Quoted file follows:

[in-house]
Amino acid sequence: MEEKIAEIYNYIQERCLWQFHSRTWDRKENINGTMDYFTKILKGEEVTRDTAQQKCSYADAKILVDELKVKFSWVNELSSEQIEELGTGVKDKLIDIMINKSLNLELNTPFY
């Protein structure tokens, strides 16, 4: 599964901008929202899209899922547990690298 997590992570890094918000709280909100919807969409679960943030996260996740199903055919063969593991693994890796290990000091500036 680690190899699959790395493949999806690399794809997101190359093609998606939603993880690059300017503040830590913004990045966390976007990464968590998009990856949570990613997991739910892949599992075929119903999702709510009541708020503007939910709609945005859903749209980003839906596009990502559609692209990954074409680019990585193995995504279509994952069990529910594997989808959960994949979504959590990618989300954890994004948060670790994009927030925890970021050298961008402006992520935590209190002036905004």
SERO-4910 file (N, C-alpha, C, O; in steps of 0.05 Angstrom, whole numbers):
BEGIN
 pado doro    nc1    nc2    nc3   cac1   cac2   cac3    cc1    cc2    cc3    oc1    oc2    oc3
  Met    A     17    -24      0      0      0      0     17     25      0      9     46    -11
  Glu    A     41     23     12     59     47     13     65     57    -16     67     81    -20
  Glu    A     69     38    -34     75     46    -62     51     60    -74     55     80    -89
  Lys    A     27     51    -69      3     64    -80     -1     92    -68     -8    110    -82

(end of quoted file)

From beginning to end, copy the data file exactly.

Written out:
[in-house]
Amino acid sequence: MEEKIAEIYNYIQERCLWQFHSRTWDRKENINGTMDYFTKILKGEEVTRDTAQQKCSYADAKILVDELKVKFSWVNELSSEQIEELGTGVKDKLIDIMINKSLNLELNTPFY
């Protein structure tokens, strides 16, 4: 599964901008929202899209899922547990690298 997590992570890094918000709280909100919807969409679960943030996260996740199903055919063969593991693994890796290990000091500036 680690190899699959790395493949999806690399794809997101190359093609998606939603993880690059300017503040830590913004990045966390976007990464968590998009990856949570990613997991739910892949599992075929119903999702709510009541708020503007939910709609945005859903749209980003839906596009990502559609692209990954074409680019990585193995995504279509994952069990529910594997989808959960994949979504959590990618989300954890994004948060670790994009927030925890970021050298961008402006992520935590209190002036905004």
SERO-4910 file (N, C-alpha, C, O; in steps of 0.05 Angstrom, whole numbers):
BEGIN
 pado doro    nc1    nc2    nc3   cac1   cac2   cac3    cc1    cc2    cc3    oc1    oc2    oc3
  Met    A     17    -24      0      0      0      0     17     25      0      9     46    -11
  Glu    A     41     23     12     59     47     13     65     57    -16     67     81    -20
  Glu    A     69     38    -34     75     46    -62     51     60    -74     55     80    -89
  Lys    A     27     51    -69      3     64    -80     -1     92    -68     -8    110    -82